I don’t know if this is the case with other chronic illnesses, but I’ve noticed that migraineurs tend to take personal ownership of their migraine experience. How many times do we say, “MY migraine always…” even when talking to other migraineurs? Perhaps it’s because there are infinite ways in which migraine can present. None of our stories are exactly the same. None of the available treatments produce the same response in every one of us. Yet I wonder if there is something more.
Migraine is heavily stigmatized. We face skepticism, criticism, ableism, and any number of other –isms. Being told to “take a pill” or hearing “I get headaches, too, but…” reminds us that most people really don’t believe us. The constant pressure (subtle or not) to prove the legitimacy of our illness is exhausting. In the darkest of times, migraine itself may become the only thing we can actually rely on. It may torment us, but at least it’s still around. Taking migraine personally is a given. So without even thinking about it, we start saying, “MY migraine.” It’s the only thing that is uniquely ours. Saying “MY migraine” challenges others to defy OUR perception of OUR reality.
I come from a CAM background, including the practices of meditation, mindfulness, and positive thinking. From that perspective, many patients are advised not to identify too closely with their health condition. The idea is that by owning the illness (i.e. “MY migraine”) we give it power over us and create mental and spiritual obstacles to healing. Some go so far as to say that people who own their illness don’t really want to get better. The suggestions include:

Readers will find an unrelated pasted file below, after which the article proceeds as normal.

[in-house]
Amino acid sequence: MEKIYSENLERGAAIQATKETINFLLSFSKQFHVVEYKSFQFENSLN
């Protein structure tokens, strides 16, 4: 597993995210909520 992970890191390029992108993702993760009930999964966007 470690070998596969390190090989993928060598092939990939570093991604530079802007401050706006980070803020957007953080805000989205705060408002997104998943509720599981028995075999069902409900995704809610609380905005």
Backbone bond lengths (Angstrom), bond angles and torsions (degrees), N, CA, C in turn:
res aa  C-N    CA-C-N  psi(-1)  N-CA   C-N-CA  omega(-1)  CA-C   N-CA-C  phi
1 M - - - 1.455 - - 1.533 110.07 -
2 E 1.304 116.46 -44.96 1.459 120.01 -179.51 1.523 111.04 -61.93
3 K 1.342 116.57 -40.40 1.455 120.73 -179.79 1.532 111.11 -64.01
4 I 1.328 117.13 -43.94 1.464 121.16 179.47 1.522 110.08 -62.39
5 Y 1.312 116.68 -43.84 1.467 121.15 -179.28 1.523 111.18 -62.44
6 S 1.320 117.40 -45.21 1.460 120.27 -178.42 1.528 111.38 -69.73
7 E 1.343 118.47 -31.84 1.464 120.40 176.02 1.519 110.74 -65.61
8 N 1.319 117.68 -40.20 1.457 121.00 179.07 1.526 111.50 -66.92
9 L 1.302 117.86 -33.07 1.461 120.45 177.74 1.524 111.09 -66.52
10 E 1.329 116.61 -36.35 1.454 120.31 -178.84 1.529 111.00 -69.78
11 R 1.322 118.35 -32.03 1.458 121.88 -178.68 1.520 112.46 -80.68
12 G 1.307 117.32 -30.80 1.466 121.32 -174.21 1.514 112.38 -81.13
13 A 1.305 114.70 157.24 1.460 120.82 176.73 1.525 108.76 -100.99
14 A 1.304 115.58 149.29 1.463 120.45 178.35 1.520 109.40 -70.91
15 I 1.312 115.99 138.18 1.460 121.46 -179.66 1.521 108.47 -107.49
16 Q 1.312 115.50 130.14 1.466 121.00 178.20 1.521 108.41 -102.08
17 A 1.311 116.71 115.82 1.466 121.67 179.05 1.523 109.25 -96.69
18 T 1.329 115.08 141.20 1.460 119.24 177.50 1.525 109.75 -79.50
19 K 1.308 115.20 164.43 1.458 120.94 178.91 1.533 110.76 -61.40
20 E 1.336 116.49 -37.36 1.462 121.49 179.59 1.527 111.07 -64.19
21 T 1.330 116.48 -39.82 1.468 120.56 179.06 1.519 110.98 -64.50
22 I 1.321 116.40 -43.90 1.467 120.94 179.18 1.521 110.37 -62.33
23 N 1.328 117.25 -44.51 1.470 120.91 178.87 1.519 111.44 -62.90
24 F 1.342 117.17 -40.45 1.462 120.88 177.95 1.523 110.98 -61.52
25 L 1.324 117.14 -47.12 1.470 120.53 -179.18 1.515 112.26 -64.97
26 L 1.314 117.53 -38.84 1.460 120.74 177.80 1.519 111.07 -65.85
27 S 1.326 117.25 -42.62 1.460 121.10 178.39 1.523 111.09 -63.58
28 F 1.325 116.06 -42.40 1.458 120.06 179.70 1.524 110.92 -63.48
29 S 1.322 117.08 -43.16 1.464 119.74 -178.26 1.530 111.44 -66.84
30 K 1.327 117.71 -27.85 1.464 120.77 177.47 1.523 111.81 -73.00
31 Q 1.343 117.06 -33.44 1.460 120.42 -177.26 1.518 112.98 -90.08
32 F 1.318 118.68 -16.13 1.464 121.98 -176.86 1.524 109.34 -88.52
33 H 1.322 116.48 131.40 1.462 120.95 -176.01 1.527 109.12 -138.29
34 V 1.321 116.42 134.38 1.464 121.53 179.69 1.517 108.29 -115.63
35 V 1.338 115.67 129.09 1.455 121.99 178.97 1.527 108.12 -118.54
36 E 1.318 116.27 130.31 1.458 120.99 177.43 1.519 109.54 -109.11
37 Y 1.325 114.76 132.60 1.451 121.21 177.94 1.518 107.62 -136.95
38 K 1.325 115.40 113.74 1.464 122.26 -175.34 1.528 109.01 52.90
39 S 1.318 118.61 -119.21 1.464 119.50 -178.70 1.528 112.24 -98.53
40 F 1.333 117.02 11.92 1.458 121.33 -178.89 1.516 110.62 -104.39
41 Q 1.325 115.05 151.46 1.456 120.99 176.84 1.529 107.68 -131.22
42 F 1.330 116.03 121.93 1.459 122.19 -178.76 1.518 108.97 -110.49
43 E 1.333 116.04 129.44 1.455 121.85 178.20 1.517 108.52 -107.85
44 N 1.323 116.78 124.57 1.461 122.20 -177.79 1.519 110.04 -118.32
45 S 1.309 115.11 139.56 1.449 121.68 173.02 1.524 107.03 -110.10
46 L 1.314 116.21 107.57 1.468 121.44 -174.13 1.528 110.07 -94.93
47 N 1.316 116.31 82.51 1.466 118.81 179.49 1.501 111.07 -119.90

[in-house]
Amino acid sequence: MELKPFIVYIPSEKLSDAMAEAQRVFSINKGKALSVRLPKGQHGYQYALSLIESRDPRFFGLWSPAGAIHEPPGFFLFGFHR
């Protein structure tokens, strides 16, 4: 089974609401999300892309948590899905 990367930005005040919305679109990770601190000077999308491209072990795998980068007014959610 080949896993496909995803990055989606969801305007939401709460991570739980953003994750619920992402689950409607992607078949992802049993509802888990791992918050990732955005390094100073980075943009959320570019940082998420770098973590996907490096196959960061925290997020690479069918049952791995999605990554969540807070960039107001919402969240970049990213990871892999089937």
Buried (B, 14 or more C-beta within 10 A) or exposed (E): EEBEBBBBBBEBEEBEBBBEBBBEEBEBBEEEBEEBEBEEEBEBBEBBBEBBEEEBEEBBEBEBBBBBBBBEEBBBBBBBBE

- Stop talking about your illness
- Stop others from talking about your illness
- If you must say something, avoid the word “my” at all costs
- Use temporary, positive language that expresses the expectation of healing
Hogwash! I don’t believe that for a minute. To speak in such terms about a chronic illness is delusional. Migraine can be a significant part of life even when well-managed…and it doesn’t have a cure. I’m all for having a good attitude and trying to improve quality of life, but that sort of advice trivializes the severity of migraine.
So, here’s to all those well-meaning souls who sincerely believe that I am not MY migraine. I have just one question for you. I’ve tried it your way – ignoring reality and pretending I’m perfectly healthy. I just got sicker. How can you possibly suggest that I deny the existence of something that has been a part of my entire life? No, thank you. It’s MY migraine and I’ll talk about it if I want to.